According to CesarsWay.com, there are four key considerations when buying dog toys:
- They like new toys better than old ones. They get bored like the rest of us.
- Harder toys are less interesting to dogs. They are more interested in toys “that can be more easily manipulated.”
- Dogs like to play with you. That’s why ropes and balls are great. Anything you can do together is good.
You can use your dog’s predatory instincts to your advantage. These kong toys are great for making your dog work for his food. If you make mealtime last longer, your dog won’t eat as fast and will be full instead of wanting more. This bobble toy and this food ball are similar concepts.
Most dogs chew on their toys until they are ripped to shreds. With that in mind, you might want to take a look at biodegradable or natural toys like this. They’re just like the normal toys with the added bonus of degrading in an environmentally safe way when you throw them out.
If you want more durable toys, try rubber balls. Just make sure they have a squeaker so the dog gets something out of the effort.
For cats, catnip is perfectly safe and can provide you and your cat endless hours of entertainment. Just be careful as too much can make them anxious or sleepy. According to “Scientific American,” as many as 30% of cats do not carry the gene that makes them react to the effects of the herb. However, if your cats do, this is a perfectly safe way to let them “tune in, turn on and drop out.”
If your cats aren’t into catnip, you could try yarn or a laser pointer, which cats also go crazy for. Things they can climb are also good. Climbers may also keep them from climbing your Christmas tree … which leads perfectly into my next section.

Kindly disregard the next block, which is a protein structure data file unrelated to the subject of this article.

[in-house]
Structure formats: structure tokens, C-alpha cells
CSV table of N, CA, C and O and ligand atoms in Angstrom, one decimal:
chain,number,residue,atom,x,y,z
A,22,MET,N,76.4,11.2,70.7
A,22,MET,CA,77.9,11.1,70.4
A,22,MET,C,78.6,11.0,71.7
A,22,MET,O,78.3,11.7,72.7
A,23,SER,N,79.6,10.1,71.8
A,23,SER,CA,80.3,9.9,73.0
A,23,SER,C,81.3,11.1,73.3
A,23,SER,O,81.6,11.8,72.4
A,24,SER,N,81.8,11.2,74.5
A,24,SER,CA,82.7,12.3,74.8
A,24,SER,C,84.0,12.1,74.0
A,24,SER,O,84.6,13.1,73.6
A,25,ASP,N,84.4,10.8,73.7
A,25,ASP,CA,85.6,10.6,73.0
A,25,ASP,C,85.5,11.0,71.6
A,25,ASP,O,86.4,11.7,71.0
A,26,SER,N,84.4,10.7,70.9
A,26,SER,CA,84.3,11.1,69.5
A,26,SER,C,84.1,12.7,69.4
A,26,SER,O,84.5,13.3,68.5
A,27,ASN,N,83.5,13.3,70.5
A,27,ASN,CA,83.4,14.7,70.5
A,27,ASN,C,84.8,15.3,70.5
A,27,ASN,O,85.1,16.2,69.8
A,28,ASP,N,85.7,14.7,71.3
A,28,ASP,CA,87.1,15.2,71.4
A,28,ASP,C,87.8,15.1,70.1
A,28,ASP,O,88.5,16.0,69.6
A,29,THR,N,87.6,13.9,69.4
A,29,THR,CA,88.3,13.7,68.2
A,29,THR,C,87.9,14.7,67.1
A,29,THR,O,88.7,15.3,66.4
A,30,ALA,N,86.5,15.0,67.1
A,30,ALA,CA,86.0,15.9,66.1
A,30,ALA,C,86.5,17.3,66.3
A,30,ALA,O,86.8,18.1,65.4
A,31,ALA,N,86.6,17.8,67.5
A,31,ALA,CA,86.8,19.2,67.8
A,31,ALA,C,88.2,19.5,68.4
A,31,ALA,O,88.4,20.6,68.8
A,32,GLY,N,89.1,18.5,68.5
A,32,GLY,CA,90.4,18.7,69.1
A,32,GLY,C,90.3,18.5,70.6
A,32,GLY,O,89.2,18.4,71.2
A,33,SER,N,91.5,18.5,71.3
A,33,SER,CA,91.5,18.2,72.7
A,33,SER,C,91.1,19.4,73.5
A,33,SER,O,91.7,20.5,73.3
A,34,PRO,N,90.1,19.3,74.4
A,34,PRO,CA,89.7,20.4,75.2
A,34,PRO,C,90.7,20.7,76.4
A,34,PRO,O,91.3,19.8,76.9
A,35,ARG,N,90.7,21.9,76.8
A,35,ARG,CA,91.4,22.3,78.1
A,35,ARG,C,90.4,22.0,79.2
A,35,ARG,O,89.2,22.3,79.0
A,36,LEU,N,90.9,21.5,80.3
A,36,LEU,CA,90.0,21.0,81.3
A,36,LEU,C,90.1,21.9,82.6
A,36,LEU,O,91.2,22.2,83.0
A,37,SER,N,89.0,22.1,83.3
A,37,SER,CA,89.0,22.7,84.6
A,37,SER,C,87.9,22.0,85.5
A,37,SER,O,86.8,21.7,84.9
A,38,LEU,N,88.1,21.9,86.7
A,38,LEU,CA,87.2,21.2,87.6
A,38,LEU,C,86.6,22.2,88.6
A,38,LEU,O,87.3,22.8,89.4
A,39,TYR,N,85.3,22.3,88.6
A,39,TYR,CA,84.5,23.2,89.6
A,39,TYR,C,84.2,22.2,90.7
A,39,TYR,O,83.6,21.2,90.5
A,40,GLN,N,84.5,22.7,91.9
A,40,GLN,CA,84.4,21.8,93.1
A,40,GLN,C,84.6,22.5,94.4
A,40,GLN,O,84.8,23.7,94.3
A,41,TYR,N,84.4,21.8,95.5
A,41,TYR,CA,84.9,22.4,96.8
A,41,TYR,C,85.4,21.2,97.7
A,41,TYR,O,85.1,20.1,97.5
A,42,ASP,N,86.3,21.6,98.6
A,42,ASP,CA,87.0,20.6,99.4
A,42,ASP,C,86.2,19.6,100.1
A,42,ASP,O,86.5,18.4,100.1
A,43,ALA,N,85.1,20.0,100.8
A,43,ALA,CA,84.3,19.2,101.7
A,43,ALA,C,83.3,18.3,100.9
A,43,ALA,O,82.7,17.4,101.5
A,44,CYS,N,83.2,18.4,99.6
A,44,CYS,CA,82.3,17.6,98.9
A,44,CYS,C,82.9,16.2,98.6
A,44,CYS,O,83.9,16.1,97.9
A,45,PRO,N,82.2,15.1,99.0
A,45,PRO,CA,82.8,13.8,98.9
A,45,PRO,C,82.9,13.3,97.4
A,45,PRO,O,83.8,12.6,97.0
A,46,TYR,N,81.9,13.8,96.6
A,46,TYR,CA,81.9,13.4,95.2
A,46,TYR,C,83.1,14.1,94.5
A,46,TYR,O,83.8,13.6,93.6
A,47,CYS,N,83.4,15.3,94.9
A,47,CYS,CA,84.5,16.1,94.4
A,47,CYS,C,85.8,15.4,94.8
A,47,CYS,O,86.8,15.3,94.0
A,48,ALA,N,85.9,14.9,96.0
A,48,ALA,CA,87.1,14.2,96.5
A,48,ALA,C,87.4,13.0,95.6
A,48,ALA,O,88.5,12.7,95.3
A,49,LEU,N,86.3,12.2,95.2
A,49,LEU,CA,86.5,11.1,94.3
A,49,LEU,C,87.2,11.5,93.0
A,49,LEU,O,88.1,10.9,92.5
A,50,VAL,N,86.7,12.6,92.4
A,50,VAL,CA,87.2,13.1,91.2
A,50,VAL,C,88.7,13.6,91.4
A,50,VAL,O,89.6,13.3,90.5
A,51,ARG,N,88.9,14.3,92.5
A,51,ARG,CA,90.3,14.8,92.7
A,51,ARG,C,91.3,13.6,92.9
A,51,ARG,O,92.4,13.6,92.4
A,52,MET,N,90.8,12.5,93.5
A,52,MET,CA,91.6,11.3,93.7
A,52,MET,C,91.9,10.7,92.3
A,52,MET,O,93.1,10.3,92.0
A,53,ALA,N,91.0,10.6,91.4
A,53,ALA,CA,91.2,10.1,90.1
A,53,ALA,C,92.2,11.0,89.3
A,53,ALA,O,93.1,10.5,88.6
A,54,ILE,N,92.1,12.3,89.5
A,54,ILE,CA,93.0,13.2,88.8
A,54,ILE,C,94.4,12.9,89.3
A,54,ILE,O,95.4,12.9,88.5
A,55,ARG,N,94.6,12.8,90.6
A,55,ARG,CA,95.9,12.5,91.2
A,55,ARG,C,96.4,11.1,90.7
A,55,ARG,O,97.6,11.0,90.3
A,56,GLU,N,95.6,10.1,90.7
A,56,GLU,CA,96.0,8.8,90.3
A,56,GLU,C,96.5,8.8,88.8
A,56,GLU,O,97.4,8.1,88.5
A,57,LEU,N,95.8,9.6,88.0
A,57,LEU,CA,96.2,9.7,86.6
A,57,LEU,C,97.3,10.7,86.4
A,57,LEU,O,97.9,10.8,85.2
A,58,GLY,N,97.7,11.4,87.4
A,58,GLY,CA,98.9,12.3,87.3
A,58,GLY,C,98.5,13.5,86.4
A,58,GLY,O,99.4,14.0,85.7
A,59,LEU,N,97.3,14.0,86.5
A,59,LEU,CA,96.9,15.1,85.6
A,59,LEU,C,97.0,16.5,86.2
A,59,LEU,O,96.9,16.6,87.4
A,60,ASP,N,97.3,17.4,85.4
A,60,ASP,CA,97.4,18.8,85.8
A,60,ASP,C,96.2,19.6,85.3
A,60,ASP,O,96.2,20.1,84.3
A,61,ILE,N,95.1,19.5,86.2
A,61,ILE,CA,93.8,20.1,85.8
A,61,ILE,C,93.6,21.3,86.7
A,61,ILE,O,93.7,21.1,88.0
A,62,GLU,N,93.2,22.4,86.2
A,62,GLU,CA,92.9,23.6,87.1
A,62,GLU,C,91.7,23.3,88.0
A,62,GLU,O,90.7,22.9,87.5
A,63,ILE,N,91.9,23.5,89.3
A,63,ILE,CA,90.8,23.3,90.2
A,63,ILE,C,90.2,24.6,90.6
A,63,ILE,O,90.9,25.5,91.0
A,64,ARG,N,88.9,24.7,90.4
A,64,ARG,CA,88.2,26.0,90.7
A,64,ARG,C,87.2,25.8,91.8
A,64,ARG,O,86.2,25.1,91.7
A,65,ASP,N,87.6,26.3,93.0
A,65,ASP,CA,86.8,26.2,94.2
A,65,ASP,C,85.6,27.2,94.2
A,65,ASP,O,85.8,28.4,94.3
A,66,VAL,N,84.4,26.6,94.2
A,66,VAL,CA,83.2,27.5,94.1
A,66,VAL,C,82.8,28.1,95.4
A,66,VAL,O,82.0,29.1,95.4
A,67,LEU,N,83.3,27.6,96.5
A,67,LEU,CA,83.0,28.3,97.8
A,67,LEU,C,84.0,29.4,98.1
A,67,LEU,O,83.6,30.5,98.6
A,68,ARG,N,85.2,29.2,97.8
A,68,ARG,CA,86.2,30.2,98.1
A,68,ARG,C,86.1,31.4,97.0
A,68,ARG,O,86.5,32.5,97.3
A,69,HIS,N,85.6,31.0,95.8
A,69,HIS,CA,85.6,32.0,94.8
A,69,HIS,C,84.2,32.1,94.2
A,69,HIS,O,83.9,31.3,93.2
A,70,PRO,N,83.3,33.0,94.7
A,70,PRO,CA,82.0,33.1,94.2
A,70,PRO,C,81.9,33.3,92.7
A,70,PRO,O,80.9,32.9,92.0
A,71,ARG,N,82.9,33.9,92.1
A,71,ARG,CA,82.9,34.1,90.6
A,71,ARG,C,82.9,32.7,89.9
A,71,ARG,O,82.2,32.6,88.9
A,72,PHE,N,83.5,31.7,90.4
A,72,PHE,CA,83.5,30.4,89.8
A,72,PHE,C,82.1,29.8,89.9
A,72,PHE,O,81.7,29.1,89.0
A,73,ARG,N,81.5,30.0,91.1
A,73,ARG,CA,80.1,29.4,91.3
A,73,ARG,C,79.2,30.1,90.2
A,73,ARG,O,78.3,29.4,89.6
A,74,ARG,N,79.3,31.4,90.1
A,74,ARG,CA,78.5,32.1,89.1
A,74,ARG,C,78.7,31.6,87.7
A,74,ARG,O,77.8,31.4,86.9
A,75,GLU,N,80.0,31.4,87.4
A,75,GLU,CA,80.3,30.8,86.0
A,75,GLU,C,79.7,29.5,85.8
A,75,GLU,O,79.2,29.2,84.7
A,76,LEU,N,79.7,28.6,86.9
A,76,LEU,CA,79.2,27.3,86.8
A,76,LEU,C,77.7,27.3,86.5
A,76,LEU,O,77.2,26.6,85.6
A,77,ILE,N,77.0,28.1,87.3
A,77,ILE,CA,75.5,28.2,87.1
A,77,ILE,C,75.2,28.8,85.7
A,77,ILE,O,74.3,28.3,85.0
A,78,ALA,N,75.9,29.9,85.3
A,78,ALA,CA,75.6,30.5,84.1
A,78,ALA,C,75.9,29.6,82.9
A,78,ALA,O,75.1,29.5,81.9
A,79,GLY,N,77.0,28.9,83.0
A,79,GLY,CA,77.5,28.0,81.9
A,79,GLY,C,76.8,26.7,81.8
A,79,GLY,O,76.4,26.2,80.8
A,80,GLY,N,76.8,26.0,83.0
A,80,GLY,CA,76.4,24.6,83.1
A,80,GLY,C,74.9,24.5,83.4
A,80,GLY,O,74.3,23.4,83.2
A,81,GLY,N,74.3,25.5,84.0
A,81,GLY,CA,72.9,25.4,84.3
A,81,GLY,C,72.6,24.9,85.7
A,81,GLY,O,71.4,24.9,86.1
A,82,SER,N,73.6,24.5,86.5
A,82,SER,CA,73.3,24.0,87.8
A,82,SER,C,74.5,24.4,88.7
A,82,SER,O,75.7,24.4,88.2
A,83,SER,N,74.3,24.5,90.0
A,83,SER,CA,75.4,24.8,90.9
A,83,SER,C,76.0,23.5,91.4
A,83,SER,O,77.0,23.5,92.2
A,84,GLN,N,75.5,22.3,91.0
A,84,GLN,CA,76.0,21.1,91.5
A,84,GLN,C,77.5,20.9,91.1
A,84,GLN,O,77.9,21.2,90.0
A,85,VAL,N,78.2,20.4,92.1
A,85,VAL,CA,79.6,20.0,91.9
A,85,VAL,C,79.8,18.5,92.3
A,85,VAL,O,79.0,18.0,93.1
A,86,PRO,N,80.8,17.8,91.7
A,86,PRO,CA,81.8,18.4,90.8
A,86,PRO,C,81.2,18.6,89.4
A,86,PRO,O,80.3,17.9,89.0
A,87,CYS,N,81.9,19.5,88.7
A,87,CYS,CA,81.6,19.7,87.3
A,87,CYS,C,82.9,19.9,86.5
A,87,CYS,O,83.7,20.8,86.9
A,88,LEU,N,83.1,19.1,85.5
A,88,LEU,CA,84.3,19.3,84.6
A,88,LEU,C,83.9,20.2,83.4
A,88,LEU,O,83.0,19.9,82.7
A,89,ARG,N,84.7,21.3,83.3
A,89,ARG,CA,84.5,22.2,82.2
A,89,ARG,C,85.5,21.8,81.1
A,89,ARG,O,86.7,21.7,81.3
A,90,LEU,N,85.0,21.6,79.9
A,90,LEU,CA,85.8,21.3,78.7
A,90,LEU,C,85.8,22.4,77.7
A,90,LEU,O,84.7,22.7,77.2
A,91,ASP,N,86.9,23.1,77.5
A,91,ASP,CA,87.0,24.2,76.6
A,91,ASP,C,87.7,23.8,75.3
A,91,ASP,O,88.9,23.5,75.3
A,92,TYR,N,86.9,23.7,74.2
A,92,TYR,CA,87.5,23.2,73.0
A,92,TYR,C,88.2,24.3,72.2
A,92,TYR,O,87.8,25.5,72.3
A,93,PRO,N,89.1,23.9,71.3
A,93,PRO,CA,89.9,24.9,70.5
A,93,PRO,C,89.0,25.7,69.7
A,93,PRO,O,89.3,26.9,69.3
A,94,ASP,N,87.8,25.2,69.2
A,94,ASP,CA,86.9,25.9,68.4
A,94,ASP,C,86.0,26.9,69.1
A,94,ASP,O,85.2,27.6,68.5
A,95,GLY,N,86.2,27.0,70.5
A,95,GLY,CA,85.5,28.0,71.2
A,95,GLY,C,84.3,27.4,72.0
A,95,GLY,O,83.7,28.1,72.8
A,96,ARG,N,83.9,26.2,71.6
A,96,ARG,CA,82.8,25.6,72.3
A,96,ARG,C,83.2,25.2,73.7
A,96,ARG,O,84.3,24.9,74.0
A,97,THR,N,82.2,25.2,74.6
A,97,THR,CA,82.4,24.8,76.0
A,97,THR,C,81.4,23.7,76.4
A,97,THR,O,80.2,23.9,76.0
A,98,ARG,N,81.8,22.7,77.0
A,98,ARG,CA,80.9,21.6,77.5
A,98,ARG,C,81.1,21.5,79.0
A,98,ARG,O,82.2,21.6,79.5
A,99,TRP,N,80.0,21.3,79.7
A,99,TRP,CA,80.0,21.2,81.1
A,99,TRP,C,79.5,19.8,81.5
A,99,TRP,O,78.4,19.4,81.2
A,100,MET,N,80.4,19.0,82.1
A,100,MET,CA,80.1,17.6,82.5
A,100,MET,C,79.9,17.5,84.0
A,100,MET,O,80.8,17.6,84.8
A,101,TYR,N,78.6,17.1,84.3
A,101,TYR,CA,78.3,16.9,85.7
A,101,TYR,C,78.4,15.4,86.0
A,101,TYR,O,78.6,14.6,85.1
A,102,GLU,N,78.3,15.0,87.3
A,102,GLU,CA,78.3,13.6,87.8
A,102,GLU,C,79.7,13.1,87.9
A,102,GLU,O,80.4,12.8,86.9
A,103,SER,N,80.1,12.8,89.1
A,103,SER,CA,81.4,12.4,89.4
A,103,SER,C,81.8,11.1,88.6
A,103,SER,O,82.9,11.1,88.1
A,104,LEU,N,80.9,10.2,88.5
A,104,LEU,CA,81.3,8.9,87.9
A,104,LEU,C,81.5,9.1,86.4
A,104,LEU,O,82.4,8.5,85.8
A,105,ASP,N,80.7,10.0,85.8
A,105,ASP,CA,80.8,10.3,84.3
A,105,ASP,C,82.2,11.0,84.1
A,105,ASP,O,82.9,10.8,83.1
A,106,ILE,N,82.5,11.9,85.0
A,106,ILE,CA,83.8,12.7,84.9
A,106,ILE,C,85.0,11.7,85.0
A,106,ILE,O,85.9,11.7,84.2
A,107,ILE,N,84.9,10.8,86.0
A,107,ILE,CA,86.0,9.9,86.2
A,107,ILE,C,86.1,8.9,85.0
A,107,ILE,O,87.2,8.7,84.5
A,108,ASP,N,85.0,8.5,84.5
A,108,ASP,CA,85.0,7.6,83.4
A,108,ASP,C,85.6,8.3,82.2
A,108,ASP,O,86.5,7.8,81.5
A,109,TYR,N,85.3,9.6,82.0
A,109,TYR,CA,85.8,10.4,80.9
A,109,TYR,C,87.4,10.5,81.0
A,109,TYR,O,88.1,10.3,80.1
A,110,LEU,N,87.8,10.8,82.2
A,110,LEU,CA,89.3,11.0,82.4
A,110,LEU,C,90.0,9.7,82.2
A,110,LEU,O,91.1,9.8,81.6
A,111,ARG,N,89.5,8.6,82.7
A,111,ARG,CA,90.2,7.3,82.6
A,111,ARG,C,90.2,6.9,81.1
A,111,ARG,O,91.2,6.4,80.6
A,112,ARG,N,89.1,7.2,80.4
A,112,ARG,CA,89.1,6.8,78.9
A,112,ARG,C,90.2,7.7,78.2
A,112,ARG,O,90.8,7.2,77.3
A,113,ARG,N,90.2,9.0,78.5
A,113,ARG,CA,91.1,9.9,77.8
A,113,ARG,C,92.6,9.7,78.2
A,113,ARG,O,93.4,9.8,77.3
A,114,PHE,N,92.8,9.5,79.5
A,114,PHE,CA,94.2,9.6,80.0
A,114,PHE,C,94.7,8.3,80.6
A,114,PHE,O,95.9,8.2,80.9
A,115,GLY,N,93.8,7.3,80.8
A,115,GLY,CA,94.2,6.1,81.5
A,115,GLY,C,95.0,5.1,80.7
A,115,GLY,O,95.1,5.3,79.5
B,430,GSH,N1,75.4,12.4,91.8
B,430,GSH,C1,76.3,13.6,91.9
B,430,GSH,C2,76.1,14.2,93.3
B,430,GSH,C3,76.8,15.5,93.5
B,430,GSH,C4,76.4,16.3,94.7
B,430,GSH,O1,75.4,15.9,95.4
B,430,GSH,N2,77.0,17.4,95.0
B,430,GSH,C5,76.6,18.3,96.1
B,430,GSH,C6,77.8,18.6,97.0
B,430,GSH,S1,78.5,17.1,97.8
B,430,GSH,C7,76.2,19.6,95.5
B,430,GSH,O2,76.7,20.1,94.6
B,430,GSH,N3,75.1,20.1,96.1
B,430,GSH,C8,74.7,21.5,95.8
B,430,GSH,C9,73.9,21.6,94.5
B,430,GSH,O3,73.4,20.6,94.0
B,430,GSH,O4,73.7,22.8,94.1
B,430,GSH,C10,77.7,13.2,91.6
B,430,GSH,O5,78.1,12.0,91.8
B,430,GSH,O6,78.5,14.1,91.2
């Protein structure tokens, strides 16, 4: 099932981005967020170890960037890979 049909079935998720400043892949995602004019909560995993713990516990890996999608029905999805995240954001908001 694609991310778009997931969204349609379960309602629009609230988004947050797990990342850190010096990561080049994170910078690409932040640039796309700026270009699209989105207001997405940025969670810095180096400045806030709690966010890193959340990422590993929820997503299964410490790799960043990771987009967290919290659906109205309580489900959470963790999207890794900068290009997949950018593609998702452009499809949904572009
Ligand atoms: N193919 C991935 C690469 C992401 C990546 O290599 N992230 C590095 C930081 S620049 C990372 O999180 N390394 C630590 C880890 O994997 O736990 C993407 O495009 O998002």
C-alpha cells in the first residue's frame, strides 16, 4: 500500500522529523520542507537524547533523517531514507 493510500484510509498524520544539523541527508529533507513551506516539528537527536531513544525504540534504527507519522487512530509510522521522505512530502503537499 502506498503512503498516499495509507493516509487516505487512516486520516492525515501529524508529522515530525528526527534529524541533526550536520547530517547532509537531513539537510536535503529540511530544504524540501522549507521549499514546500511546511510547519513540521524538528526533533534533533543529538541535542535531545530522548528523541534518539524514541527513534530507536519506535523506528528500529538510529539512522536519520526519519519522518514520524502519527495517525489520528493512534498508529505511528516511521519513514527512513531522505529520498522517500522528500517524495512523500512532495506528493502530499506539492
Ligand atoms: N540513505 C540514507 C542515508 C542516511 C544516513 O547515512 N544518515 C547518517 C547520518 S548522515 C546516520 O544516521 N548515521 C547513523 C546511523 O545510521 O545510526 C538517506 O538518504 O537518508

Tree and Plant Safety
According to the ASPCA, traditional holiday plants such as holly, mistletoe and poinsettias are toxic to both cats and dogs if ingested.
When it comes to the Christmas tree, there are certain things you want to take into consideration.
When you first get the tree, bring it inside and let it sit for a couple of days before decorating it. This will let your cat get used to the tree so the novelty wears off. In order to keep your cat off the tree, use double-sided tape or a product like Sticky Paws.
If you get a real tree, there are a couple of things you should keep in mind:
- The pine needles are toxic. If the bark has been sprayed with flame retardant, you don’t want the cat getting on that either.
- Place foil or something similar over the tree water so your pet doesn’t drink it.
Whether your tree is real or artificial, here are some pet-safe decorating tips:
- Avoid tinsel as it is not good if your pet ingests it.
- Bury electrical wires well out of reach within the tree.
- Don’t put breakable ornaments near the bottom where they can be reached by curious paws.
You should also protect the things you put under the tree. If your dog or cat enjoys unwrapping things, you may want to keep the presents elsewhere until your celebration. This is both for the safety of the animal and the sake of any surprises.
If your family is anything like mine, there’s always that one uncle who feeds the dog under the table. Although you might not encourage it most of the time, your pet will probably enjoy its Thanksgiving feast too.
If it’s going to happen, you might as well make sure it’s done safely. Here are 11 types of food that should not be fed to your pets, according to the ASPCA:
- Chocolate, caffeine and coffee
- Macadamia nuts
- Anything containing xylitol (a sweetener in candy, baked goods and toothpaste)
- Too much salt
- Onions, garlic and chives (the amount sometimes found in treats is OK)
- Grapes and raisins
- Raw yeast dough (small amounts of bread already baked are fine)
- Raw meat or eggs
Although it may seem like a good idea to give your dog a bone from the dinner table to go to town on, this can create an issue for your pet. The bone can break up and become lodged in or puncture their intestines. It’s better to stick to store-bought bones so your dog doesn’t suffer a fate similar to Henry Knox, the Revolutionary War general who died of infection three days after accidentally swallowing a chicken bone.
Do you have any tips for other pet owners to enjoy a safe holiday with their four-legged friends? Leave them in the comments section.
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